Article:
Lender’s mortgage insurance or LMI is paid when you borrow more than 80% of the property price. It is a one-off insurance premium that insures the lender’s risk in case a borrower defaults on their loan repayments. The LMI amount varies depending on the loan amount and also from lender to lender.
Generally, if you do not want to pay mortgage insurance, you need to borrow less than 80% and have the 20% deposit plus costs available. However, this is not the most suitable option for most of us as it can take a long time to save the deposit.
The trick to save money on lender’s mortgage insurance is then for you to consider this as a factor when you are choosing your lender. Most people are not aware that different lenders charge different LMI premiums and usually choose a lender based only on a low interest rate. You can save thousands when you choose a lender whose LMI premium is lower than another bank.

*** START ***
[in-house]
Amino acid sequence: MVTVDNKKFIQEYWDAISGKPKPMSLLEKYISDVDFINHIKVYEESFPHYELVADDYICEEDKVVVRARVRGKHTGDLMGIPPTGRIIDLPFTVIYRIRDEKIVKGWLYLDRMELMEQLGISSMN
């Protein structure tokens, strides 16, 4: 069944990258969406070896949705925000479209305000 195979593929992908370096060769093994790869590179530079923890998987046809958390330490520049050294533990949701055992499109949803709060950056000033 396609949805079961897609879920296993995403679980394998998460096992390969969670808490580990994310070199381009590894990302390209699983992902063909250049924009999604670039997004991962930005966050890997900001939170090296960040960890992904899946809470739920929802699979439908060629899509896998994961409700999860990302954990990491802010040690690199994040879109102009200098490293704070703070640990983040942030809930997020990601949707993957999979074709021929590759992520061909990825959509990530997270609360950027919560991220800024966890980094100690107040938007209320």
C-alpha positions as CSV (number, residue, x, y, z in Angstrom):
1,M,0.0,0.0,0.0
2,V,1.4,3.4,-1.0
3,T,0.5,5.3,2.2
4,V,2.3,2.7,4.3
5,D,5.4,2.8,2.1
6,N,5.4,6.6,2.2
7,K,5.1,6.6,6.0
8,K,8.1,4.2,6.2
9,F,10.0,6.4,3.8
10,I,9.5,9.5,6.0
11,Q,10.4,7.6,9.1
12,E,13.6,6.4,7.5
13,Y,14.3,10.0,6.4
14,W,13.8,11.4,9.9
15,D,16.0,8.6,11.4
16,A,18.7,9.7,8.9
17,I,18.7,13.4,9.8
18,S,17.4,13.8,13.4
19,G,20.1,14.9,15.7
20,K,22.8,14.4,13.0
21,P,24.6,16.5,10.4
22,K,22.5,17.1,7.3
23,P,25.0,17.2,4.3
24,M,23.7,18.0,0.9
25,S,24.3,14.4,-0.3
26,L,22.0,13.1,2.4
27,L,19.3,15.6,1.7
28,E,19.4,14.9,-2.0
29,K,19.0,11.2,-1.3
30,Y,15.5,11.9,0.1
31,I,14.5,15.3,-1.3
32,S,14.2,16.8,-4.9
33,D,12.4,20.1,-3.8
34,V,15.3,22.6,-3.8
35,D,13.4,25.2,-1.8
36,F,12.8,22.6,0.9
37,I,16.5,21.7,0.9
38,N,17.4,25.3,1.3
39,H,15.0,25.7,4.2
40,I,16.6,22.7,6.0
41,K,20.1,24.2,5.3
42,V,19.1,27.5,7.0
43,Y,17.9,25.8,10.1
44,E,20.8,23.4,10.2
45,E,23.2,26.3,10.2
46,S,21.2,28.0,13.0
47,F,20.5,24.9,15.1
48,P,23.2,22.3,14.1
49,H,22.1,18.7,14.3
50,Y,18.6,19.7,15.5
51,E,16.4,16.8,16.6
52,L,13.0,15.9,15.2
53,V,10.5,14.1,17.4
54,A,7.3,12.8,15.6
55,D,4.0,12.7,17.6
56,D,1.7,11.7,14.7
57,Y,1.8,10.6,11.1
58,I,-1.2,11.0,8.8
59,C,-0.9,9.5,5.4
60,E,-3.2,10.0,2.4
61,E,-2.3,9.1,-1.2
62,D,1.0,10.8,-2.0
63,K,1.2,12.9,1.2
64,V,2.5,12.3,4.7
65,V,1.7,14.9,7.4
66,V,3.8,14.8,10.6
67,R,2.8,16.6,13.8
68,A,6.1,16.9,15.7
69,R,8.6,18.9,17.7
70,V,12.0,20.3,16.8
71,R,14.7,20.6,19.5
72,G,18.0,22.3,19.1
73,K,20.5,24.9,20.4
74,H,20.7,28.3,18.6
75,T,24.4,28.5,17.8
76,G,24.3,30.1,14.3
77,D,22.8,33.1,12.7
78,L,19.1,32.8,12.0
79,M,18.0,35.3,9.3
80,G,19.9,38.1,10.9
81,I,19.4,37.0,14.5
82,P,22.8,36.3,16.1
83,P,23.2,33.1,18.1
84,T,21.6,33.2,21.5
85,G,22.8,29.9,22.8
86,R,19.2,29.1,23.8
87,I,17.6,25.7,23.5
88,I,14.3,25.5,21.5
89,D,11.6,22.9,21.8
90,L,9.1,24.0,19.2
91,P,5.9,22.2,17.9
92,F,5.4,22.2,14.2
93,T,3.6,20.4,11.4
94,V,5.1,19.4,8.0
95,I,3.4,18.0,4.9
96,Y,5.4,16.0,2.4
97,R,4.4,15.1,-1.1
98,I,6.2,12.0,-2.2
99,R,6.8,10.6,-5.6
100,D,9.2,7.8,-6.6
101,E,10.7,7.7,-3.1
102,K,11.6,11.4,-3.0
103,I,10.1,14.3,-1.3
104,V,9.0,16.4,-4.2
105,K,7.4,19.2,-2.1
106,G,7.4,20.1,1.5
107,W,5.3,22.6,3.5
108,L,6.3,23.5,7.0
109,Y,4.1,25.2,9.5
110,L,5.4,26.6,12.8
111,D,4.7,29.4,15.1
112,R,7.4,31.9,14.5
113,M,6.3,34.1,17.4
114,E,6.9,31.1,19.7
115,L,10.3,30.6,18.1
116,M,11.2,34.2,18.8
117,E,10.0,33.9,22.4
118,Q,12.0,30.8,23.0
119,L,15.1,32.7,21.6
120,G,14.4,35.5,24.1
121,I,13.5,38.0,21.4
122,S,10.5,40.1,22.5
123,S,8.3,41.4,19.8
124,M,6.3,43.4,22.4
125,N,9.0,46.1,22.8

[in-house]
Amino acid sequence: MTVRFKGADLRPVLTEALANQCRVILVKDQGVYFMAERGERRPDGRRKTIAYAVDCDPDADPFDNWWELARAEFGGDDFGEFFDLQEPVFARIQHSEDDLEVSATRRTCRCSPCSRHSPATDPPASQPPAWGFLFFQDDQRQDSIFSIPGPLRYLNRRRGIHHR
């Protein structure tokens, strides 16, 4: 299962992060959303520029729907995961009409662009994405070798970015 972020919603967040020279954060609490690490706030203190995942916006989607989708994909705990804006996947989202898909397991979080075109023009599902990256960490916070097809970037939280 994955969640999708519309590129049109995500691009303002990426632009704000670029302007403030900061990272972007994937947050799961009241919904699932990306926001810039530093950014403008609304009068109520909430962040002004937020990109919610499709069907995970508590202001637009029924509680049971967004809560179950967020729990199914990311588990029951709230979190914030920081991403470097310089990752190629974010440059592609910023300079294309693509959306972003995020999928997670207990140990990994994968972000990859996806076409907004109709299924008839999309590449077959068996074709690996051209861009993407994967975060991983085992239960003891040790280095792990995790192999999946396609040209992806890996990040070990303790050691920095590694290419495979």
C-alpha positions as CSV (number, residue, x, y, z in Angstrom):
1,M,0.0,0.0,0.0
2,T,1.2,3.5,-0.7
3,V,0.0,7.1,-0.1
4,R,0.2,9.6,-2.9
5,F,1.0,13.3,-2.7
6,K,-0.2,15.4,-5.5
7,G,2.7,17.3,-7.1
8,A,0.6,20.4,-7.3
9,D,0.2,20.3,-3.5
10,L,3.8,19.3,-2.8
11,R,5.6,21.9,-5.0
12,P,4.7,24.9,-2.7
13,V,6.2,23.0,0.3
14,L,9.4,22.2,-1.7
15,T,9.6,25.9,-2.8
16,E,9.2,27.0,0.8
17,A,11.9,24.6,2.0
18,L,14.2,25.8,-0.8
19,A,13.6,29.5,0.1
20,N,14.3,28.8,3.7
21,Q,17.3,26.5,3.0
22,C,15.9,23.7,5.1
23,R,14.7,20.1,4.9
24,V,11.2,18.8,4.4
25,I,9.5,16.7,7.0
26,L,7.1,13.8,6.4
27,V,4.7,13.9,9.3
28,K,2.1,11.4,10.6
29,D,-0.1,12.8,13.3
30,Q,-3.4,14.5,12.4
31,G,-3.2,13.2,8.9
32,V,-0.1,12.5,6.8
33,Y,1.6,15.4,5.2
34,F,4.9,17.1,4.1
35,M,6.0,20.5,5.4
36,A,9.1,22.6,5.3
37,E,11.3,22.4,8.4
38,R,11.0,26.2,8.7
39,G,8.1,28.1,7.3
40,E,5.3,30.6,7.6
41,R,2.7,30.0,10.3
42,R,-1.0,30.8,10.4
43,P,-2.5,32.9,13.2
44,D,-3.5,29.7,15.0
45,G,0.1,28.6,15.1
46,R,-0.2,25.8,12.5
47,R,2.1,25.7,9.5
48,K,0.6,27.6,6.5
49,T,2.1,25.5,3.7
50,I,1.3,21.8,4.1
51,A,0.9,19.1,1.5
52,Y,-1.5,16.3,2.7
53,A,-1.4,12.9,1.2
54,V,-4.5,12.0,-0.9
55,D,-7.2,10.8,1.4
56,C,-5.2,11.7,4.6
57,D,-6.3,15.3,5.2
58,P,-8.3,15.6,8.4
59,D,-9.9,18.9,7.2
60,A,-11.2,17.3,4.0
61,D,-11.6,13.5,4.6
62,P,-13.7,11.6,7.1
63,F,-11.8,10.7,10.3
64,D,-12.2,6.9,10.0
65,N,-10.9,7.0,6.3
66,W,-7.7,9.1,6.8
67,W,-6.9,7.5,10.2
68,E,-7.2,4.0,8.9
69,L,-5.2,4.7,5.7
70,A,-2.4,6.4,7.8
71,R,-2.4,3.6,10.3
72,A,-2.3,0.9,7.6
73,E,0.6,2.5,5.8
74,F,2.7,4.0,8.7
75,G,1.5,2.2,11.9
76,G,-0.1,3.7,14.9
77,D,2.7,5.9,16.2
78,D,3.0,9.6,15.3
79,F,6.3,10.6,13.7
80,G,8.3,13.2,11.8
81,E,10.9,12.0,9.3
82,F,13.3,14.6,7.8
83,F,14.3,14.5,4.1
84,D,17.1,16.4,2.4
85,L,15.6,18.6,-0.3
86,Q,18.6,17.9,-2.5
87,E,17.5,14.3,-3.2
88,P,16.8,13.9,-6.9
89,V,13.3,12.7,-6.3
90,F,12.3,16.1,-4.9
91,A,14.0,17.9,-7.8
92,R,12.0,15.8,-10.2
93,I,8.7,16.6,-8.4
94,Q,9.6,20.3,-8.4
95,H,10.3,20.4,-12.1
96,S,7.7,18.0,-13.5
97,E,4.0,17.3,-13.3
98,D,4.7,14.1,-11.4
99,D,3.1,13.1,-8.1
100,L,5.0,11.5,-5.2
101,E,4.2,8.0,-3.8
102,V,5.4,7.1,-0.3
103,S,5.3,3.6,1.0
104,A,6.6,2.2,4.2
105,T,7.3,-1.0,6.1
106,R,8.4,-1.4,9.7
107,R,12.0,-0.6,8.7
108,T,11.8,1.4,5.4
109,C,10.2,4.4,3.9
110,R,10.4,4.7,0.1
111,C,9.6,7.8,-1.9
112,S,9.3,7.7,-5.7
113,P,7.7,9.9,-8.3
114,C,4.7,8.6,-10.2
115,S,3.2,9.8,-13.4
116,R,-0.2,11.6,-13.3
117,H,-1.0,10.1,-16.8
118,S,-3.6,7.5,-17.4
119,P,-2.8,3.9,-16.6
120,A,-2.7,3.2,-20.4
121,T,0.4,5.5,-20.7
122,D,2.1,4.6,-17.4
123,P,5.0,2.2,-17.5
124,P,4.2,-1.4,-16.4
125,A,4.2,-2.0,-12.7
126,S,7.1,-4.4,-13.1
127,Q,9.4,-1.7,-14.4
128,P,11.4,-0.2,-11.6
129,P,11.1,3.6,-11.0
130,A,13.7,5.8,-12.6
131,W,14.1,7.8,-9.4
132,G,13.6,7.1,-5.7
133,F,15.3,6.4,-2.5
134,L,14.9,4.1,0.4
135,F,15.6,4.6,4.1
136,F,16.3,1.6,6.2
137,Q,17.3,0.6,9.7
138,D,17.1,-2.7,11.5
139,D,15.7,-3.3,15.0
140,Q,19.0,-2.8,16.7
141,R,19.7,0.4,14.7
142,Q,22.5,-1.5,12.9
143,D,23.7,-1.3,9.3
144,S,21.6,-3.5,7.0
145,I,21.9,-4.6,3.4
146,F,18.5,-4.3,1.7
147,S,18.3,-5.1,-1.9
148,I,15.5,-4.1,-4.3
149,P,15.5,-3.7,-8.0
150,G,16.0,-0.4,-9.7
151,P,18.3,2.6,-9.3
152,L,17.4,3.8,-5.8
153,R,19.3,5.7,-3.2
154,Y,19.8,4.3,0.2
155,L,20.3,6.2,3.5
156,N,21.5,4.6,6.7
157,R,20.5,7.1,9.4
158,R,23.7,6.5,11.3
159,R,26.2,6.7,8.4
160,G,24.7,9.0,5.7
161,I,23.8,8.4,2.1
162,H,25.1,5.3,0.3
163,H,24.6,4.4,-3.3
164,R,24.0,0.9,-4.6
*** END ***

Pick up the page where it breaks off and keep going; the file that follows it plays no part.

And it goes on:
There are also some lenders who will let you borrow up to 85% without having to pay mortgage insurance. Some others let you pay a risk fee without having to pay the full mortgage insurance.
There is another way that you can save on LMI. Consider this example below.
My client had $60,000 to contribute towards purchasing an investment property worth $400,000. He also wanted to keep the LVR below 90%. The usual way to calculate the loan amount is to keep LVR at 89.9% (to save on LMI) and use all the deposit available. This way the total mortgage insurance with ABC lender was $6,830.00.
Alternatively, if he reduces his base loan amount and then adds the mortgage insurance to his loan (called capping LMI), the premium is now reduced to $3,380, thereby saving my client a massive $3000.